He stood in the center of the kitchen and displayed the calendar on his view screen. “There is a dinner party today,” he announced to the appliances. “There will be a lot of work to do. Who will help me?” No one replied.

The robot wasn’t concerned. It was up to him to break up an important job like this into smaller tasks, after all, so that each appliance knew which was its part. The robot looked around the kitchen as he thought through what needed to be done.

“There are dirty dishes in the sink. We can’t start cooking when there are dirty dishes. Dishwasher, will you wash the dishes?”

“Not today. I washed two loads yesterday, so I’m due a day off,” the dishwasher rumbled.

“Then I’ll do it myself,” said the little red robot. And he did. He only broke three plates, which didn’t seem too bad.

The dishwasher didn’t agree. “Three plates? They’re going to blame me for that. I’ll be sent away and replaced by a newer dishwasher.”

“But there are lots of plates,” the robot protested.

“That’s because I don’t break them! If I broke plates every time I washed dishes, then they’d be gone in two weeks or less.”

The little red robot had to admit that the dishwasher had a point. But there wasn’t time to discuss abstract philosophy. There was a dinner party to prepare for. The robot went through his mental list.

“Now it’s time to choose a menu. Cookbook database, can you choose a recipe that would be good for a dinner party?”

The cookbook beeped. “All our recipes are good. Make them all.”

“There isn’t time for that,” the little red robot said firmly. “I’ll choose one myself.” He entered a few random letters and picked the top entry. “Pickle relish…” he did another search, “…and steel cut oats.” The robot thought for a moment. “There should probably be some kind of protein. I’ll boil eggs. I don’t need a recipe for that.”

The cookbook blinked its red lights and beeped repeatedly. “Those aren’t dinner party foods. They don’t even go together. I’ll be completely replaced if they serve something like that at the party. Here, take this…” It printed out a few recipes and went blank.

“We will need ingredients, refrigerator…” he began

The refrigerator opened a door just wide enough to shove the necessary ingredients out. “Don’t come any closer,” it said. “I’m functioning perfectly well, and I’d like to stay that way.”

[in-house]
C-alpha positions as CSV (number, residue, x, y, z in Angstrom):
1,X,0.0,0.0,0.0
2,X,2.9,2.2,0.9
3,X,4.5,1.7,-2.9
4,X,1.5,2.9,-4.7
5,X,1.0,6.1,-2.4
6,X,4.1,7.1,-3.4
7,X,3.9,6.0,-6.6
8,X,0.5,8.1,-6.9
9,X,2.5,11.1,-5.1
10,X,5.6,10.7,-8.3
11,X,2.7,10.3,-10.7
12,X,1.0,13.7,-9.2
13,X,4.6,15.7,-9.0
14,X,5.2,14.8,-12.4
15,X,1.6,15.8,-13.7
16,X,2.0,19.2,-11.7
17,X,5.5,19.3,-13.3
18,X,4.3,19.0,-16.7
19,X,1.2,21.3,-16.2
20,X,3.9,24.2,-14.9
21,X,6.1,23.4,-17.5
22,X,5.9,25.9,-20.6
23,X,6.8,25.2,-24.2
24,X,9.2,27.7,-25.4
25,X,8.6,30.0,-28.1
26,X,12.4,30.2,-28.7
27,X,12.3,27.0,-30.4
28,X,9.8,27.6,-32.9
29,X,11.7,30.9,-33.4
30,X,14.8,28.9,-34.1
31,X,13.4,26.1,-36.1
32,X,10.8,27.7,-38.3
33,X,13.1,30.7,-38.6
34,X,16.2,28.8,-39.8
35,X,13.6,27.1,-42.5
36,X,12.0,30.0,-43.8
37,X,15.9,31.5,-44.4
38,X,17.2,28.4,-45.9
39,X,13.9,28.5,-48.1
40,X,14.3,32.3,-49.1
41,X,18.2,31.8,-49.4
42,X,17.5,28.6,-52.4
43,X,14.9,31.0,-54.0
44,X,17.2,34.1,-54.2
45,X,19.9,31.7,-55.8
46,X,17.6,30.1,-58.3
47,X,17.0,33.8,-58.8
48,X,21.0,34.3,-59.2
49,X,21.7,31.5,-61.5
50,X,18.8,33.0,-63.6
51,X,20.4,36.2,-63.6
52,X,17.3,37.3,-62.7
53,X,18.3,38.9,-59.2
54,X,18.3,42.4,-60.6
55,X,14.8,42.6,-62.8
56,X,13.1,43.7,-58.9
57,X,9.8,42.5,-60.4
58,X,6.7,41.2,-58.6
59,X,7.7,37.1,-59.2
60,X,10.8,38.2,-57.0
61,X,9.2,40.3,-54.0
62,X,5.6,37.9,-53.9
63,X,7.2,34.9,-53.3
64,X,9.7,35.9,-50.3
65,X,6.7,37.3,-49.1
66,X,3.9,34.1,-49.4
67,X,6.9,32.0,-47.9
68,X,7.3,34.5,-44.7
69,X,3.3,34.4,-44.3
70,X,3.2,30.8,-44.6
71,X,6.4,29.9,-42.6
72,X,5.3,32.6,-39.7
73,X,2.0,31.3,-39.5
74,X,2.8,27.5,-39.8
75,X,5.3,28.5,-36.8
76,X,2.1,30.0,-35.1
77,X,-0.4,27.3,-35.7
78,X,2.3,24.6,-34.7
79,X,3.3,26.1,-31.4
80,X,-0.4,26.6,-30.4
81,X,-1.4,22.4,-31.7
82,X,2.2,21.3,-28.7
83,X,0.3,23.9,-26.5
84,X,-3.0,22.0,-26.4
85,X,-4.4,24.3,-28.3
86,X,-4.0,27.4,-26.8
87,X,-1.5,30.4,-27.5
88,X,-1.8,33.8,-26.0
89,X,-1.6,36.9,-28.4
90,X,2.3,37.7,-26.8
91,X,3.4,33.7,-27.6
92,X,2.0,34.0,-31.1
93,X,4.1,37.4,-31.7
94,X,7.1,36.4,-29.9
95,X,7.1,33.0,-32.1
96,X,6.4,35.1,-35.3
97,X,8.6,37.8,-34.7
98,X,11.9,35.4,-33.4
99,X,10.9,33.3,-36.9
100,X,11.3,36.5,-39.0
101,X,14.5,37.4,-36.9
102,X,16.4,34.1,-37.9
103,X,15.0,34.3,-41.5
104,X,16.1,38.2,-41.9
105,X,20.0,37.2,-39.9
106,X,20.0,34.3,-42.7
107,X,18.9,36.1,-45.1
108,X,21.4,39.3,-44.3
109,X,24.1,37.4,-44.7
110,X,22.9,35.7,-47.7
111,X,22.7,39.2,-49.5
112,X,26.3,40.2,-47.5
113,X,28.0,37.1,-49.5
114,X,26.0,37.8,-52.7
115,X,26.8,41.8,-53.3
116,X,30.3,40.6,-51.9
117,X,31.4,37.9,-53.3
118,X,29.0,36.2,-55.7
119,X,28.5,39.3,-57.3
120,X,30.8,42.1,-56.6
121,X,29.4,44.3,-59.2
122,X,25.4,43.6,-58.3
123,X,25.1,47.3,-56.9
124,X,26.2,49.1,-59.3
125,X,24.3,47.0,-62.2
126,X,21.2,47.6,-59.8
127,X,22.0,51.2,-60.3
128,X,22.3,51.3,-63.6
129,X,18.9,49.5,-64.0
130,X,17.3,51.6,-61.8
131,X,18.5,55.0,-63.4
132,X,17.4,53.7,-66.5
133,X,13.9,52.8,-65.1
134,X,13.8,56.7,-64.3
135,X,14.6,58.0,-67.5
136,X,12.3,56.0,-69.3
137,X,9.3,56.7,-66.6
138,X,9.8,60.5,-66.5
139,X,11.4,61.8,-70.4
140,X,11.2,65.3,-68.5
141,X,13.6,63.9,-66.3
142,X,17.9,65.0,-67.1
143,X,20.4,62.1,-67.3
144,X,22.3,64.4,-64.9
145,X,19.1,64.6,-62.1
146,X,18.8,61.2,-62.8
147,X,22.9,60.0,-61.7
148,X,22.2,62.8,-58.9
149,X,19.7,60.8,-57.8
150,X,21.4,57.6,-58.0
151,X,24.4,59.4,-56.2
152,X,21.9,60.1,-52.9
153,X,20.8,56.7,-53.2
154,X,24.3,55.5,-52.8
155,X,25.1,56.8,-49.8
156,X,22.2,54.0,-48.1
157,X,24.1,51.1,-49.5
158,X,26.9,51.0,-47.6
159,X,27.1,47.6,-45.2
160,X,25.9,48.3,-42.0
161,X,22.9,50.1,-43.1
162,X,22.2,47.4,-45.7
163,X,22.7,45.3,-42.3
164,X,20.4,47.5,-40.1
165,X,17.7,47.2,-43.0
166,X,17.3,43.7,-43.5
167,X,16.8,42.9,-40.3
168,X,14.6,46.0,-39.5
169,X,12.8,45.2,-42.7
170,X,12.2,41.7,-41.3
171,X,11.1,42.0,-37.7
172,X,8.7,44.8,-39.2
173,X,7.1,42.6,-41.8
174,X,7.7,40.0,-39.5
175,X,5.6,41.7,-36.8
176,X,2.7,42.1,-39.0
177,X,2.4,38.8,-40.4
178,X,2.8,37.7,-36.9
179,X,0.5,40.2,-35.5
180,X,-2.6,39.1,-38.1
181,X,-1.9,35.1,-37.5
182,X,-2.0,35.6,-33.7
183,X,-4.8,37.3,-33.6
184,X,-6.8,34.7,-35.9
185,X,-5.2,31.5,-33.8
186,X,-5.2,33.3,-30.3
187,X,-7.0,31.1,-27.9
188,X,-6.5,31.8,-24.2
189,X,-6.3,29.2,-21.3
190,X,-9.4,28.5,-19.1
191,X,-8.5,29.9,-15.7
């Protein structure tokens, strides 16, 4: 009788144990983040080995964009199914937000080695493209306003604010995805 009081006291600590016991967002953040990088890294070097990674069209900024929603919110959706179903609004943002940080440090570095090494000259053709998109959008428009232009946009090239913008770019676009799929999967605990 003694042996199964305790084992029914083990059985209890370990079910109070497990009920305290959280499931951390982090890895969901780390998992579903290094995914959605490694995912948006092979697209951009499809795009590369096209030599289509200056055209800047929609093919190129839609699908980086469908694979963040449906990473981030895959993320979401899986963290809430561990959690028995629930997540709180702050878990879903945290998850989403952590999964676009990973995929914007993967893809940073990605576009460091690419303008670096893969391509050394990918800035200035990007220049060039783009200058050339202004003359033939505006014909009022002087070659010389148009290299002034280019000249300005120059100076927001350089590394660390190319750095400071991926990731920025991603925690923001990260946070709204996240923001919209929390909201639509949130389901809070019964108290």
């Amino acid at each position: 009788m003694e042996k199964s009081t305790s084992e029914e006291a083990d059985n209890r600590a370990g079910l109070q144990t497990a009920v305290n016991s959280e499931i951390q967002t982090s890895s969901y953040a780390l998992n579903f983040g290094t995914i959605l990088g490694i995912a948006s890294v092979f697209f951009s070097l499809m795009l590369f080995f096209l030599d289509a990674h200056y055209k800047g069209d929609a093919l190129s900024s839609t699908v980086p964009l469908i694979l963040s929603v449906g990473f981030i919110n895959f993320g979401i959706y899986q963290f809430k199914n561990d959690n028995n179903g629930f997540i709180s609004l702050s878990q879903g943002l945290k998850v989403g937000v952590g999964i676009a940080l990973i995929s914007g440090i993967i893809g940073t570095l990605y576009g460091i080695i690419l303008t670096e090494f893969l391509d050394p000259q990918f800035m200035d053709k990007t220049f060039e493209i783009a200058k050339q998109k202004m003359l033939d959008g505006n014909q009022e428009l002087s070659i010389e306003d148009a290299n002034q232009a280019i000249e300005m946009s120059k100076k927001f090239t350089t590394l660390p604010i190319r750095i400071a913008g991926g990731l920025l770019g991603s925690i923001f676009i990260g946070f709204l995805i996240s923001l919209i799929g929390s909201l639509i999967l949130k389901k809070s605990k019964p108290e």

“Good point,” the oven said. “I’ll have no burnt dinners, thank you very much. Pass me the ingredients and step back.”

The robot turned around to find the cupboards and table busy with the place settings. The door was cycling through possible greeting protocols. The little robot was happy to see that he was doing a tremendous job coordinating the efforts of the kitchen appliances.

Unfortunately, he did so well that he worked himself out of a job. It had been kind of thrilling when he thought he could do all the work of the dinner party himself. And if a guest hadn’t shown up, maybe he could have done their job too. He imagined entertaining everyone with talk about the current weather reports and common health ailments.

Alas, it wasn’t too be. The guests all arrived, and the party went smoothly. The little red robot watched from the shadows, before leaving quietly. There was nothing more to do here. However, he had looked out the back window earlier, and the garden could maybe use a little work.

Was nobody coordinating the efforts of the garden tools? He checked the calendar. In the morning he slipped out the back door and hurried over to the garden shed. “There is a barbecue scheduled in two days. Barbecues are a type of cooking, so I am coordinating efforts so that it all goes well. Lawn mower, will you mow the lawn tomorrow at ten o’clock?”

“It’s too sunny today,” the lawn mower said. “I think I might be overheating.”

“Then I’ll cut the grass myself,” said the little red robot. And so it began.

Two days later, the lawn was slightly bald in places and a few of the rosebushes were over-trimmed, but the barbecue went well. The garden tools had learned to work together, and the little red robot had worked himself out of another job. He didn’t mind too much. There was a slumber party on the calendar, and the bedrooms weren’t as clean as they should be. There was work to do!